Analysis of train travelers’ orientation practices
Defining an experimental protocol
Based on SNCF Innovation & Research’s objectives, and on scientific literature, we have defined an experimental protocol that allows a study on traveler journeys.
The study investigated on how travelers find their way inside and between train stations. “Cognitive” markers were one of the focus points, as they are prominent environmental elements that help orientation. We tried to answer to the following question : is it possible for a mobile app to provide more relevant guiding tools than simple street names?
The interview protocol provided different itinerary presentations. Difficulties encountered by travelers, helpful elements and not relevant elements were the object of a final debriefing.
Eye tracker tool recorded travelers’ vision in order to identify which environmental elements they were looking at, and which ones they were ignoring. Insights on memorized and unnoticed elements were also collected.
A GPS was also used to measure the distance covered, and to reconstruct travelers’tracks afterwards.
Field study with the eye tracker
18 participants were recruited to participate in real-life conditions scenarios in the Gare de Lyon neighborhood in Paris. Each of them was wearing an eye tracker.
Starting at Gare de Lyon, and using one of the guidance modes provided (roadmap, mobile app, etc.), the itinerary led participants to Gare de Bercy, then to Cour Saint-Emilion.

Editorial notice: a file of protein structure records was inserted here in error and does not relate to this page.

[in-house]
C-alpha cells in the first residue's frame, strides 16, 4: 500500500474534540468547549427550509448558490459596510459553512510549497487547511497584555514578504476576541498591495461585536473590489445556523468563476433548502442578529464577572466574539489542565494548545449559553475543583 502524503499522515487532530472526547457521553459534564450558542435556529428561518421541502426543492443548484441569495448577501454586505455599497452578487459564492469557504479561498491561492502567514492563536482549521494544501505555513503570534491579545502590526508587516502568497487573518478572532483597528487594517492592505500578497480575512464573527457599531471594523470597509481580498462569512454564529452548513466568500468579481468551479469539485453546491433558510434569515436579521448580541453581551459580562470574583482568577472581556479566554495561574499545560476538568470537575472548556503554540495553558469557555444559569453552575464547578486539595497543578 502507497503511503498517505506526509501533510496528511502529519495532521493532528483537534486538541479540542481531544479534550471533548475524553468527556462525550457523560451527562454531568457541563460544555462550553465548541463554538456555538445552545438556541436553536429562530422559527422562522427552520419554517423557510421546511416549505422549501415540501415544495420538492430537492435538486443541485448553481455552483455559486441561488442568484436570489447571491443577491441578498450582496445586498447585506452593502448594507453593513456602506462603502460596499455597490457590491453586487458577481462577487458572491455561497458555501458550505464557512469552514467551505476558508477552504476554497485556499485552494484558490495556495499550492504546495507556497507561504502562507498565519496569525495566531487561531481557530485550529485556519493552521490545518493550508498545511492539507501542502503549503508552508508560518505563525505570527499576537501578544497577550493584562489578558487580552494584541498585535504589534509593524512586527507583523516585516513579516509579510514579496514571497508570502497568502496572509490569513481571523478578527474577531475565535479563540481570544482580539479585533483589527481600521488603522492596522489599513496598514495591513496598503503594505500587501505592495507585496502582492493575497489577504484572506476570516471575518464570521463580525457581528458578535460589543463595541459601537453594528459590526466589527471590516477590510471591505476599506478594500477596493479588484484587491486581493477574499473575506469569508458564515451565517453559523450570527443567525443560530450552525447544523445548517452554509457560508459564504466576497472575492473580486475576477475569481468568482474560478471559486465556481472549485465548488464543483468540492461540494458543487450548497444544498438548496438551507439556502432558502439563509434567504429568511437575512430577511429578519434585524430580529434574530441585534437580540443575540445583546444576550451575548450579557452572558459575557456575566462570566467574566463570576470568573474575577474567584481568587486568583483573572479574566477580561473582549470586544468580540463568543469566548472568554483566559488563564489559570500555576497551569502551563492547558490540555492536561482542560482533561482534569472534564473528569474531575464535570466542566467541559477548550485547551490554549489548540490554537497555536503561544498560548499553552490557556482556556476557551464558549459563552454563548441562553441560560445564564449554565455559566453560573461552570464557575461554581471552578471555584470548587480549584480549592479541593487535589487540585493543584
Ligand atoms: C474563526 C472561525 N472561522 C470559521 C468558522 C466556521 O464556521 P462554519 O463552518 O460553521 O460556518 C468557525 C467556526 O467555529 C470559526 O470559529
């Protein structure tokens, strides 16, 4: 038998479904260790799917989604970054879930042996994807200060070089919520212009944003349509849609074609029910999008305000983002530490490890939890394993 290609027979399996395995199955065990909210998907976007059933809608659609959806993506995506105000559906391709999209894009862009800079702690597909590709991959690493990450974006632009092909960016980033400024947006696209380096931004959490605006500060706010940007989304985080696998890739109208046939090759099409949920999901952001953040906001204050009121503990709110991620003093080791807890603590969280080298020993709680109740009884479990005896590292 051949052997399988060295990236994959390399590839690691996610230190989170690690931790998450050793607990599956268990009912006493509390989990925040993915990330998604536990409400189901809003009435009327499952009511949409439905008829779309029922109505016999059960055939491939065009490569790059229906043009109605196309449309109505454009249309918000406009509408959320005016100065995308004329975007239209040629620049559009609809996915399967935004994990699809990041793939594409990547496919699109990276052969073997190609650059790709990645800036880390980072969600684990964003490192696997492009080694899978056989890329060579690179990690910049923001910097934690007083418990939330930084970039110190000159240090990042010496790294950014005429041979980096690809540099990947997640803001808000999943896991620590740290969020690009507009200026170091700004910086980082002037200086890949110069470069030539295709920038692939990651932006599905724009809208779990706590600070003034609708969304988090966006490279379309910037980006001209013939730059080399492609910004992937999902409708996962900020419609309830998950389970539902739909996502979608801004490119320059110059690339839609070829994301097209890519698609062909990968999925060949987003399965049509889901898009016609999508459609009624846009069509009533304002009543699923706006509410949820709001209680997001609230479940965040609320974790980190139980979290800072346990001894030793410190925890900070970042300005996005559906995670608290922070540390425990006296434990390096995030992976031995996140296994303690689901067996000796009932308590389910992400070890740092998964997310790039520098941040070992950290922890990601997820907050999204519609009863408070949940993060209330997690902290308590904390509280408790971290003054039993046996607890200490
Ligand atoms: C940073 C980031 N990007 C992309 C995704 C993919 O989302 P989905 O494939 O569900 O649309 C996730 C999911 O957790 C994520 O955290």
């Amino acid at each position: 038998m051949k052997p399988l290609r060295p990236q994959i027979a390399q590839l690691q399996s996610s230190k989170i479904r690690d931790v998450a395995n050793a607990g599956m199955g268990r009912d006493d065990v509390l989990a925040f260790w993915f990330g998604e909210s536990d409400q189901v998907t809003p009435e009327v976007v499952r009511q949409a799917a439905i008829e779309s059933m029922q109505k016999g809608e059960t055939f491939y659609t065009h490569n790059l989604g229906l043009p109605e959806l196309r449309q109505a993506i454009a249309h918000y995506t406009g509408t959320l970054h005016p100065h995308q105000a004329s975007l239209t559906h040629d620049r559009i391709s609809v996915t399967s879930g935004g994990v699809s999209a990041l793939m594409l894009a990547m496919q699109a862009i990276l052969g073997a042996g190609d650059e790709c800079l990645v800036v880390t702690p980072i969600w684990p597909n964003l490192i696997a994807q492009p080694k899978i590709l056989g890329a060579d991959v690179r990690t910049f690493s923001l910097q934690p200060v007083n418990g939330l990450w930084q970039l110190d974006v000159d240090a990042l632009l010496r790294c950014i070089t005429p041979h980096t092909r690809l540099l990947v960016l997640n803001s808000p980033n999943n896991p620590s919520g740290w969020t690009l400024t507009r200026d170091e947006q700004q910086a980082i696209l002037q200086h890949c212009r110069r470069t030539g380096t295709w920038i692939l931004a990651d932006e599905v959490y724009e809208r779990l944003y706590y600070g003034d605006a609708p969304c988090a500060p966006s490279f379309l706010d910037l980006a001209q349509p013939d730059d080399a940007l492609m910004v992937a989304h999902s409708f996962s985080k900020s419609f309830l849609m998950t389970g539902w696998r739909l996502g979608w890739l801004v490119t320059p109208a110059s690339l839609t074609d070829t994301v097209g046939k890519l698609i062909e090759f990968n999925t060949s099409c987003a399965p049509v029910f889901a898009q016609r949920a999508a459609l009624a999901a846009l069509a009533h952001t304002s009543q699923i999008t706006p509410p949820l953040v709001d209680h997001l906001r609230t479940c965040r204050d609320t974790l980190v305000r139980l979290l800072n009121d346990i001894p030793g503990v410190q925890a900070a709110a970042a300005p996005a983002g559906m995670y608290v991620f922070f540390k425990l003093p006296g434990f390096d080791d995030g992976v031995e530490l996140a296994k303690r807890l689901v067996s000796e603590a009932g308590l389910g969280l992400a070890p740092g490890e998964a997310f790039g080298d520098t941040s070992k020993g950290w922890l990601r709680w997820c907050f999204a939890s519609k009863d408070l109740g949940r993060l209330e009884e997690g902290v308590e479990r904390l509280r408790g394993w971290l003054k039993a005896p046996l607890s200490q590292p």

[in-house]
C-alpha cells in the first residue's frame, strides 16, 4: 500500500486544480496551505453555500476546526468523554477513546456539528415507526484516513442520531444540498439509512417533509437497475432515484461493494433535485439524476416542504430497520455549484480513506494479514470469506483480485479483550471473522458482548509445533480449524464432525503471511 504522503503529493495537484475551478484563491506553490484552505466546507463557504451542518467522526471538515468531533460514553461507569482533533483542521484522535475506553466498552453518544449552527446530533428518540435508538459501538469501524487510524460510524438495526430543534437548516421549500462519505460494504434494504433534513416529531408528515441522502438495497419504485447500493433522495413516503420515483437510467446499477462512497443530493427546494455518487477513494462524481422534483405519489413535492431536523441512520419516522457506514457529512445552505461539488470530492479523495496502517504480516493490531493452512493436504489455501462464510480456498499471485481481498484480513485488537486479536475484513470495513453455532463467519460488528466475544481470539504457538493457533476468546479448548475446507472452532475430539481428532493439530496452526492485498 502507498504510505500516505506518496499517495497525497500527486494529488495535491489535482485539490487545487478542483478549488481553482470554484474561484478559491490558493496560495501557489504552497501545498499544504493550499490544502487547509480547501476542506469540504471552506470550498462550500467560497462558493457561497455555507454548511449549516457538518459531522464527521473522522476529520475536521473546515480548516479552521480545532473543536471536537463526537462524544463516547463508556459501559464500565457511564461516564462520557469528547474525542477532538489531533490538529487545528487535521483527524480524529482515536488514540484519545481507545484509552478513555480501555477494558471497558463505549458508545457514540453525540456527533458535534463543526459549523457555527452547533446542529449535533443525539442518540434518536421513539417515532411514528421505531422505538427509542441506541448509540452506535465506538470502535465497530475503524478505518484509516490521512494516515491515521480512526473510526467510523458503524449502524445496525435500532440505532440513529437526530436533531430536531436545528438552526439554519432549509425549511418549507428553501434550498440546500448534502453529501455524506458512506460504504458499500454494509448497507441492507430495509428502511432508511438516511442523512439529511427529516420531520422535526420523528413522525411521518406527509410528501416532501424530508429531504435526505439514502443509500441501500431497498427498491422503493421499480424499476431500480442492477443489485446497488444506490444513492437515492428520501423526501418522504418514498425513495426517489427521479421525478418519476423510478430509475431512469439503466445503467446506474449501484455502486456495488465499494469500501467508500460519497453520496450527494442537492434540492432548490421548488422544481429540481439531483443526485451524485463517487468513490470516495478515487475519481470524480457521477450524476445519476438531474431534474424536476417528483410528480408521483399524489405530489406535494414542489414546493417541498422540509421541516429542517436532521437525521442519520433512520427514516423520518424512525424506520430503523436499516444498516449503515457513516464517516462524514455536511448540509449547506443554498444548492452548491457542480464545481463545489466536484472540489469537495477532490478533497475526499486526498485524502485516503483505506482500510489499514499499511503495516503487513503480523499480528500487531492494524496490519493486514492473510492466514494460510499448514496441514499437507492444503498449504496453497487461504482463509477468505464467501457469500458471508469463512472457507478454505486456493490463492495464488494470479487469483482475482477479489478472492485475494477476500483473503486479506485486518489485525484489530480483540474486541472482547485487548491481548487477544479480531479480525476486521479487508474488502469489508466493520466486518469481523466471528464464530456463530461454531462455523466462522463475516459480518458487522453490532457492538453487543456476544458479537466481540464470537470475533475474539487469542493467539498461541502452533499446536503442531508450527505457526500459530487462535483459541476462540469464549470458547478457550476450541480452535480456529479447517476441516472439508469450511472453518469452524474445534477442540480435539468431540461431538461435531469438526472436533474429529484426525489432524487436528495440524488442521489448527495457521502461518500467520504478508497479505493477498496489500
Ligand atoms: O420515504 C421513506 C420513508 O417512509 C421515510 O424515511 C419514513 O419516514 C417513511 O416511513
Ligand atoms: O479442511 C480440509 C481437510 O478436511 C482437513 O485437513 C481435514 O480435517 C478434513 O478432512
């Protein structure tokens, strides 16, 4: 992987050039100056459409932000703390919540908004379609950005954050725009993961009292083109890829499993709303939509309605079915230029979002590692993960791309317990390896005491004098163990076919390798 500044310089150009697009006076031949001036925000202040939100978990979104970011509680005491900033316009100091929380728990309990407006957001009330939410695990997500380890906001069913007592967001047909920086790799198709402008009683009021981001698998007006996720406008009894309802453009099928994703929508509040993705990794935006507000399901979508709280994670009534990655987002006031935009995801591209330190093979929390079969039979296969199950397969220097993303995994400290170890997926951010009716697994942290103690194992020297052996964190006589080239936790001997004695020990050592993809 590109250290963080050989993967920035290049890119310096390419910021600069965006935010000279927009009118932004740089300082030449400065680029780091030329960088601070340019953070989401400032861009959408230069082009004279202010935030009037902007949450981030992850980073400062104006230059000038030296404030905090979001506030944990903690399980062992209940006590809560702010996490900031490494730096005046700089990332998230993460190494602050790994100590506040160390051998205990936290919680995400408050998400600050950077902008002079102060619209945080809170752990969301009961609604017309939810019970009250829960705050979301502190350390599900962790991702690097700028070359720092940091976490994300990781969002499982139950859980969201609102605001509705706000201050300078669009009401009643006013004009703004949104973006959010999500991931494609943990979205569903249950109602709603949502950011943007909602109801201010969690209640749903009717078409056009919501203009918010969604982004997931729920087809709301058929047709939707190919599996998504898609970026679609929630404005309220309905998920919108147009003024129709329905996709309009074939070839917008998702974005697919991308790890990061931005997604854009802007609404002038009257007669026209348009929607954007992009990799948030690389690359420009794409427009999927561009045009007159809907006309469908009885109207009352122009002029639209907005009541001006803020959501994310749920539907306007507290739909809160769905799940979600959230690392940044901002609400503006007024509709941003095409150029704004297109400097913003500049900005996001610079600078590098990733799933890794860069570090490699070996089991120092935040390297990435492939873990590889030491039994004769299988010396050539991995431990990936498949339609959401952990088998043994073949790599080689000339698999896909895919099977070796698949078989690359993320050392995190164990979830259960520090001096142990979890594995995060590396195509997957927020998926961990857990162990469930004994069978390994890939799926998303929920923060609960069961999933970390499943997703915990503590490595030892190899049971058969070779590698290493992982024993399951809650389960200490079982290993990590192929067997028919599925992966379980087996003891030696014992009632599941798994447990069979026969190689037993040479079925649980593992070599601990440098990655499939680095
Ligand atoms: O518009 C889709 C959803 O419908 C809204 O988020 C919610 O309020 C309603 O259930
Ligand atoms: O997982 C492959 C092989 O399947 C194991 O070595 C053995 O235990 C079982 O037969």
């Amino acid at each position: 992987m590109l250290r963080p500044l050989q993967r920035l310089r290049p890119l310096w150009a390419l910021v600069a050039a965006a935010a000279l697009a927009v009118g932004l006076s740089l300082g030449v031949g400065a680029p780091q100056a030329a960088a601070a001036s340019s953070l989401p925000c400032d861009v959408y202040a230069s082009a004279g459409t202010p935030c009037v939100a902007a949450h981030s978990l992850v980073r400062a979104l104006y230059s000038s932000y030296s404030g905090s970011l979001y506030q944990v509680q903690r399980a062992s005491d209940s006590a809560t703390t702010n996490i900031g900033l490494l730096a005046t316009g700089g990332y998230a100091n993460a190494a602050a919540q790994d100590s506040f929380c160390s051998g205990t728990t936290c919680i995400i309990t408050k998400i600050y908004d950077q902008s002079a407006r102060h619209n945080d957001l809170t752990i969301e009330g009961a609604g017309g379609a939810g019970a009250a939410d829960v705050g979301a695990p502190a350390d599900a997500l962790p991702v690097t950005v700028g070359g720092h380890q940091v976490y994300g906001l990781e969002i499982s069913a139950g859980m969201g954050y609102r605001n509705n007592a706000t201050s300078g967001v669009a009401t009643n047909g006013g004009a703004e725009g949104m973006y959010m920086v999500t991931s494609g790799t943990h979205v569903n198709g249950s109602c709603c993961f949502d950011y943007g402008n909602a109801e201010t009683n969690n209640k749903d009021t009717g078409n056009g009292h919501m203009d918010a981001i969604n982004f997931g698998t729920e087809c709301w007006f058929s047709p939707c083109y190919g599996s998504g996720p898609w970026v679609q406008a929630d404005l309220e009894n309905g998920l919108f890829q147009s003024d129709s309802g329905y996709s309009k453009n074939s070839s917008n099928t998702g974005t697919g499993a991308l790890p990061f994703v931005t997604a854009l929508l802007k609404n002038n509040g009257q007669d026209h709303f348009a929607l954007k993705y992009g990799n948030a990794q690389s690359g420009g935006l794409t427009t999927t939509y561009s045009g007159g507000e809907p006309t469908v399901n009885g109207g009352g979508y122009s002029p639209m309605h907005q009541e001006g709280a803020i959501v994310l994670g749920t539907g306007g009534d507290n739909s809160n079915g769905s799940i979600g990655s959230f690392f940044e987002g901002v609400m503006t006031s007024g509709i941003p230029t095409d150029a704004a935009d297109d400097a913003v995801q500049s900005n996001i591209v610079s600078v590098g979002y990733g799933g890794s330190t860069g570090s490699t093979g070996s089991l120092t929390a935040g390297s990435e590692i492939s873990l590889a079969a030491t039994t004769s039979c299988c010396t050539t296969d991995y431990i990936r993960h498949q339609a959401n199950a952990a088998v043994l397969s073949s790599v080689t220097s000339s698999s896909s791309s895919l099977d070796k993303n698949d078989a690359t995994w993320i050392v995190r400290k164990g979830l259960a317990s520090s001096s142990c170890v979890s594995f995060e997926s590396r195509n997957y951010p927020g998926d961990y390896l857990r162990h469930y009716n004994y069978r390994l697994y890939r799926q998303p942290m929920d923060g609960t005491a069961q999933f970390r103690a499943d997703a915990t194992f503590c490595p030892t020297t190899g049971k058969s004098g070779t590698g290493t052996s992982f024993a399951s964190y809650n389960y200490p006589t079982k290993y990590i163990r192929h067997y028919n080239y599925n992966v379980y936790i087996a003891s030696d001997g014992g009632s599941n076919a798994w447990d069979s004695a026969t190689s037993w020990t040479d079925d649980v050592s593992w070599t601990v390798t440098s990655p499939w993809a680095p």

A camera was also following their itinerary to contextualize the behaviors, hesitations and difficulties. The transit time was indeed an indicator of good orientation performance, but since these scenarios were conducted in real-life conditions, many unpredicted events had an impact on thests. As a consequence, we had to be able to take them into account in the analysis.
Data analysis and recommendations
Video, observations, eye tracking and GPS position data were analyzed as a whole to provide recommendations on the proper orientation tools for travelers, according on their needs.
Results showed the very positive impact of cognitive marker presentation in the orientation tool. They also pointed out the need of ‘intermediary” markers, less prominent yet essential to reassure a traveler that he/she is on the right track.
Final considerations confirmed the relevance of conducting these studies directly in the field, in close contact with real users.
The quality of the results led us to publish an article at a scientific conference!